SE Whose Lives Matter?  (Beatrice Kobow) 
In this course, we are aiming to understand the conditions of (normative) judgments. We focus on contemporary feminist critiques, such as standpoint theory, which we consider and evaluate. Our investigation primarily concerns the conditions of knowledge, scientific method and our understanding of a ‘scientific world-view’, but also economic and linguistic structures. Does the point of view of the knower come into our concept of ‘truth’ and if so, how? The course concerns itself with issues of epistemology and agency. The realm of deontic relations and the nature of brute, social and institutional facts, alongside a problematization of their proper theoretical rendering, and the use of heuristic fictions in general are discussed. Special attention is given to the application of such foundational concepts to contemporary questions, such as well-being, gender / race and value.

SE Teleological Epistemology, Epistemic Consequentialism, and Virtue Epistemology (Raimund Pils)
Consider ethics. You are told: “You should not murder”. Why not? Because it brings an ethically bad state of affair about. Or so the ethical consequentialists tell us. Now consider epistemology. You are told: “You should not believe that 2+2=5”. Why not? Because it brings an epistemically bad state of affair about. Or so the epistemic consequentialists tell us. But cannot both statements have exceptions? And where do such norms and values come from anyway? Structurally, there are more similarities between normative ethics and normative epistemology than philosophers realized for a long time. The discussion around epistemic consequentialism is currently one of the hottest topics in epistemology, promising to solve many long lasting problems. This goes even as far as philosophers such as Riggs and Pritchard starting to speak of a “value-turn” in epistemology. After an introduction, the course starts with some classical text on epistemic value and virtue epistemology and then focuses on the current discussion of teleological epistemology and epistemic consequentialism. We analyze the main arguments in favor of such views; we discuss the disagreement about what the fundamental epistemic values can be or should be; and we examine the very recent attacks on epistemic consequentialism and teleological epistemology.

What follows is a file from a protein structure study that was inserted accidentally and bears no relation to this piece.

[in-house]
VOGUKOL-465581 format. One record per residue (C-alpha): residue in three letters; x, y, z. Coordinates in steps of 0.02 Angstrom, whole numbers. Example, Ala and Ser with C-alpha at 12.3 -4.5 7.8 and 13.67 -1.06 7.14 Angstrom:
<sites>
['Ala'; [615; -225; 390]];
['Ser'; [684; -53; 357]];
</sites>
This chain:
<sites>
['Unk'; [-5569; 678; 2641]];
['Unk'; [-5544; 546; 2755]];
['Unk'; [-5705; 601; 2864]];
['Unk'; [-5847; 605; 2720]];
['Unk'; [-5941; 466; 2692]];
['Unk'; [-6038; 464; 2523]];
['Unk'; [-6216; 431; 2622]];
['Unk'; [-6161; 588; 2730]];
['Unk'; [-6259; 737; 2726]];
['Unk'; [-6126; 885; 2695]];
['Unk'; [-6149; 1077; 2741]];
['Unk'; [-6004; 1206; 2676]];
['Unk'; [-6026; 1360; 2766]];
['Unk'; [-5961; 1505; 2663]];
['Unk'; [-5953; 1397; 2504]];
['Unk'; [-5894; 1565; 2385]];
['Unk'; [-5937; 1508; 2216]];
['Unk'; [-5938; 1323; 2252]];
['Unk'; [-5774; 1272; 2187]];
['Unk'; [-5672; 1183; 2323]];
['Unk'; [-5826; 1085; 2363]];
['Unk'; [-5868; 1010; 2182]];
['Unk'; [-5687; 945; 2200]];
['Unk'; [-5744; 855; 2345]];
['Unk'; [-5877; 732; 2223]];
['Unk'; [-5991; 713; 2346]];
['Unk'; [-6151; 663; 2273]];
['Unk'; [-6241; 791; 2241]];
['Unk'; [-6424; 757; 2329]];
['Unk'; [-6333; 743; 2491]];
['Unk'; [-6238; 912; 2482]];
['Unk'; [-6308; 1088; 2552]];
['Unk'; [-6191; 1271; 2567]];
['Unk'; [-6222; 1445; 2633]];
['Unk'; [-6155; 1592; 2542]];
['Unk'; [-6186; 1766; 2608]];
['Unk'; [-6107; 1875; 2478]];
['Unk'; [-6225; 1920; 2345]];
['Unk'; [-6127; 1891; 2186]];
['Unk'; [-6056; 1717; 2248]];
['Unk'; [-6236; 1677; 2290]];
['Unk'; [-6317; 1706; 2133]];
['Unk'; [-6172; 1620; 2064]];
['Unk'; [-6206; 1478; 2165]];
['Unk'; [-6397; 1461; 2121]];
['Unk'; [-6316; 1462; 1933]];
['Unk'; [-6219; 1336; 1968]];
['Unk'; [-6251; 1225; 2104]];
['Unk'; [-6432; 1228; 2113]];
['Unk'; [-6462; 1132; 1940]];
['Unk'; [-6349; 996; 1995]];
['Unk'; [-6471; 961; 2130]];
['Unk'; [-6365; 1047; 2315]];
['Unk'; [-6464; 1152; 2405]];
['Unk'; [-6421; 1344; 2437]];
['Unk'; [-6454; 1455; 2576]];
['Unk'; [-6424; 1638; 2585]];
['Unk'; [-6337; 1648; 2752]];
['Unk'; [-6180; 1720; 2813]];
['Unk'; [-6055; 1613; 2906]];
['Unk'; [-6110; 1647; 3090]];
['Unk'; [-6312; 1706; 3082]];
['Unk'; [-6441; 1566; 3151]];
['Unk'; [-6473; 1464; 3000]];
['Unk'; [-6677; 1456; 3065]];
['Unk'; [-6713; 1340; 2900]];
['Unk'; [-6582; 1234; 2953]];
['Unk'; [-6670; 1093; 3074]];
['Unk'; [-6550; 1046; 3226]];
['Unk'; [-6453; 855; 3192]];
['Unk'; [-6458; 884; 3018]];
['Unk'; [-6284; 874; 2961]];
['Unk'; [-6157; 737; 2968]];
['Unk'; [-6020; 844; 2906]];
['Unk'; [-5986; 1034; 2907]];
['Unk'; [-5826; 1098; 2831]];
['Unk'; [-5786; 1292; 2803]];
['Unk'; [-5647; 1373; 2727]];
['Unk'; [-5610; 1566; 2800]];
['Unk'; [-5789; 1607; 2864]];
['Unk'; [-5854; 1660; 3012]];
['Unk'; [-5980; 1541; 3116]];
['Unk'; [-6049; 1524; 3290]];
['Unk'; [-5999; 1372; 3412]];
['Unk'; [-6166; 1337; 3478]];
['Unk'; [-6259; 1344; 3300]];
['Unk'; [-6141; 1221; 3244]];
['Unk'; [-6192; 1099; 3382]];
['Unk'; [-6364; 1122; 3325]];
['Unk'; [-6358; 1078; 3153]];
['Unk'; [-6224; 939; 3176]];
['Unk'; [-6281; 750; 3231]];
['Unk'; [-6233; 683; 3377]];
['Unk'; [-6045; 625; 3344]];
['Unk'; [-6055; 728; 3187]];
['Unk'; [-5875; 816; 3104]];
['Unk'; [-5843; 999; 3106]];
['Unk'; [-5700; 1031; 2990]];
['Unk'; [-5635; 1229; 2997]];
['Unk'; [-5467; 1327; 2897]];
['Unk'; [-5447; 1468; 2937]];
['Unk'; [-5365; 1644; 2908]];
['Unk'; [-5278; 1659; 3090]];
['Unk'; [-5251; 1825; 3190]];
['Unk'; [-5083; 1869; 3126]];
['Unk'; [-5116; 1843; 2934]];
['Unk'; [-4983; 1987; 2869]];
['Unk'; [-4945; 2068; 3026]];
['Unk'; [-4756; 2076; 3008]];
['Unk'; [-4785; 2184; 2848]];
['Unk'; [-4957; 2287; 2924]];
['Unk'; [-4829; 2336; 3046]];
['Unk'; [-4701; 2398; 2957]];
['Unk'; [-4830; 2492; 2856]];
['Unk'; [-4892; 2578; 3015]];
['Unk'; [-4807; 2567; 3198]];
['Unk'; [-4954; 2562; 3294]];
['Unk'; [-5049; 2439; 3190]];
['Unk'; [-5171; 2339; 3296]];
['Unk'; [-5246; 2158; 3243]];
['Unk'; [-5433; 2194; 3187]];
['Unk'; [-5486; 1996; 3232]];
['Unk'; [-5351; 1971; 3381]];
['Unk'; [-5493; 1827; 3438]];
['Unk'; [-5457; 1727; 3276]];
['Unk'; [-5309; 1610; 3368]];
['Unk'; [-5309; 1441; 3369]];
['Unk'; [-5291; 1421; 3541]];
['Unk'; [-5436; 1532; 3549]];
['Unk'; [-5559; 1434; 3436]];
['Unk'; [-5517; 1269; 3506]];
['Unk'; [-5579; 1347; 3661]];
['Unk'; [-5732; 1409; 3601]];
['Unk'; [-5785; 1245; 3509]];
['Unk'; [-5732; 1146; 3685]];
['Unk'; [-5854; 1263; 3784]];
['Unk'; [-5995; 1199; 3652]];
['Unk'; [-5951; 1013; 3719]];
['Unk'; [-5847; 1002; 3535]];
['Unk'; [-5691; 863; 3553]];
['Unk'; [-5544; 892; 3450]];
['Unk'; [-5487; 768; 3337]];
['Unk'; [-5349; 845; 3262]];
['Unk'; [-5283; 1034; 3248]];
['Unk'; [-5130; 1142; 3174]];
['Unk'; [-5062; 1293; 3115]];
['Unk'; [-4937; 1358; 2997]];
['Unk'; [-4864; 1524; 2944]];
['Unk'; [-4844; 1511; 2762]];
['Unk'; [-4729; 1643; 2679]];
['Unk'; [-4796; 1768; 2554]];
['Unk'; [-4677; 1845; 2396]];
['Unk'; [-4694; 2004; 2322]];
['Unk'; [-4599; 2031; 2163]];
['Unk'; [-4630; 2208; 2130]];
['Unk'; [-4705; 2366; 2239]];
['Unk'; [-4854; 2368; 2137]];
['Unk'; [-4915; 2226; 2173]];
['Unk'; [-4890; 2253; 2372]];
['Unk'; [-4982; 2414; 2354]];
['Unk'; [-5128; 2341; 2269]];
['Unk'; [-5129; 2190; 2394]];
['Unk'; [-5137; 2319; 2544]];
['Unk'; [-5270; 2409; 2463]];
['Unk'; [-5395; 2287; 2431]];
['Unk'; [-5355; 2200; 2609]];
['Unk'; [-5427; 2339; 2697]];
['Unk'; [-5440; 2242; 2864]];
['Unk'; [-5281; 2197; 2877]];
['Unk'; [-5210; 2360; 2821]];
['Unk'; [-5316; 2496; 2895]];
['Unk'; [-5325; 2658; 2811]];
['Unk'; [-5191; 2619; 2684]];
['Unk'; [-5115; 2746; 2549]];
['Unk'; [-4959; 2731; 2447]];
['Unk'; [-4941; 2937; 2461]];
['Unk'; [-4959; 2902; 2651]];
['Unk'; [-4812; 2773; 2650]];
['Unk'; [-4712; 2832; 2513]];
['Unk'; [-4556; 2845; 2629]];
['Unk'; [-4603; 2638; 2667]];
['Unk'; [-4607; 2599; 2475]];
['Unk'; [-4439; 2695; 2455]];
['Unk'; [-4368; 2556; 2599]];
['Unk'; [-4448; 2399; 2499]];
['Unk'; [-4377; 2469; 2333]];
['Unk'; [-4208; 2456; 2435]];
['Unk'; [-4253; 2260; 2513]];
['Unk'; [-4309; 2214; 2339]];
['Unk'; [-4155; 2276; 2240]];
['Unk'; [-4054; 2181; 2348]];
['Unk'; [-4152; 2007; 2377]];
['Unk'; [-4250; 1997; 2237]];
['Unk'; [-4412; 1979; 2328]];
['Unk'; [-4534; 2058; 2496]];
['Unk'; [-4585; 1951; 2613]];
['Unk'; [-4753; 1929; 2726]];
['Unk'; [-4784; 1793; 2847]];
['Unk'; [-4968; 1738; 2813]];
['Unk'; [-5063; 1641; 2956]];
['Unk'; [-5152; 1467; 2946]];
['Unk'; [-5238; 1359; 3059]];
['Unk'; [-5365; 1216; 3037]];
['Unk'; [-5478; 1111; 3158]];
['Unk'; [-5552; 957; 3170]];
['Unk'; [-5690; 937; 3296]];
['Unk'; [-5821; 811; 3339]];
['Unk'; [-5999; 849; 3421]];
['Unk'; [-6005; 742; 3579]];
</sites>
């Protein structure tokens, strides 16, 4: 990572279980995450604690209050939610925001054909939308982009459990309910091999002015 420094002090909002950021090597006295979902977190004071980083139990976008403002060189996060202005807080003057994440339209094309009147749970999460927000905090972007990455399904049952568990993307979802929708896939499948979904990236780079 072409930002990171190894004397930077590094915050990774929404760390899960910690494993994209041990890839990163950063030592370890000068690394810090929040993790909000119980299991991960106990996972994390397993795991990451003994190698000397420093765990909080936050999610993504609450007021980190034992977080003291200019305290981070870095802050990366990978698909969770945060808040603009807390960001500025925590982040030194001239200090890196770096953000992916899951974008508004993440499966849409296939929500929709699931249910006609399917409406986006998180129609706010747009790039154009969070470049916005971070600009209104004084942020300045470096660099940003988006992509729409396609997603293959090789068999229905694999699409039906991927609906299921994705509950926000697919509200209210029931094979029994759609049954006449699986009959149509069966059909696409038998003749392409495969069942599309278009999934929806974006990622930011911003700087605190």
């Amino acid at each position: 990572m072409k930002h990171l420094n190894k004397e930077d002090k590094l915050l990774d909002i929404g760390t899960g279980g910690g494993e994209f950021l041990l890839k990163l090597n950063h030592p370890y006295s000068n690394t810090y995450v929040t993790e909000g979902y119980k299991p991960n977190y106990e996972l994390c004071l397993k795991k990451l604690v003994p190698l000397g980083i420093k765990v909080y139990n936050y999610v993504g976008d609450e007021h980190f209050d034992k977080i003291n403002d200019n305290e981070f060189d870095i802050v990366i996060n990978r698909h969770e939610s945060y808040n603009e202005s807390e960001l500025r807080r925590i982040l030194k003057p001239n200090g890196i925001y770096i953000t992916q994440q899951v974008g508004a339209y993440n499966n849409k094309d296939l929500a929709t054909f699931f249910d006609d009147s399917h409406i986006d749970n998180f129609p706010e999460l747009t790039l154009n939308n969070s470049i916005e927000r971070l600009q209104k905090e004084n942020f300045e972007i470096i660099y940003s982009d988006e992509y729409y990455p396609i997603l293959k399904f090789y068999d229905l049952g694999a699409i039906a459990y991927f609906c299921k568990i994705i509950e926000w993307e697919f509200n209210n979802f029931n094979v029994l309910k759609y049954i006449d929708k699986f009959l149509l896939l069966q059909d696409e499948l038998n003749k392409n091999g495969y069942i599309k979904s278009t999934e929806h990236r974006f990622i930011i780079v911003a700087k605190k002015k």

Epistemology of disagreement and self-doubt (Mariangela Cocchiaro)

We are all fallible thinkers and we know it. We know that even if we assess the arguments and evidence on some topic as carefully as possible, we can still reach the wrong conclusion. In other words, we often make epistemic mistakes. But how should we accommodate evidence of our own epistemic imperfection? Should such evidence lead us to doubt ourselves and our beliefs? Or are we rationally permitted to dismiss it? One way in which we might get evidence of our own error is through disagreement. The discovery that someone you respect disagrees with you can make you lose confidence in or even abandon your beliefs altogether. But should it? Does disagreement provide evidence of a mistake? Is it epistemically significant? If so, why?In this course we will approach these questions by looking at current (formal and informal) work on the epistemology of disagreement and this will lead us to more general issues about evidence, such as higher-order evidence and rationality that are central to both recent and traditional epistemology.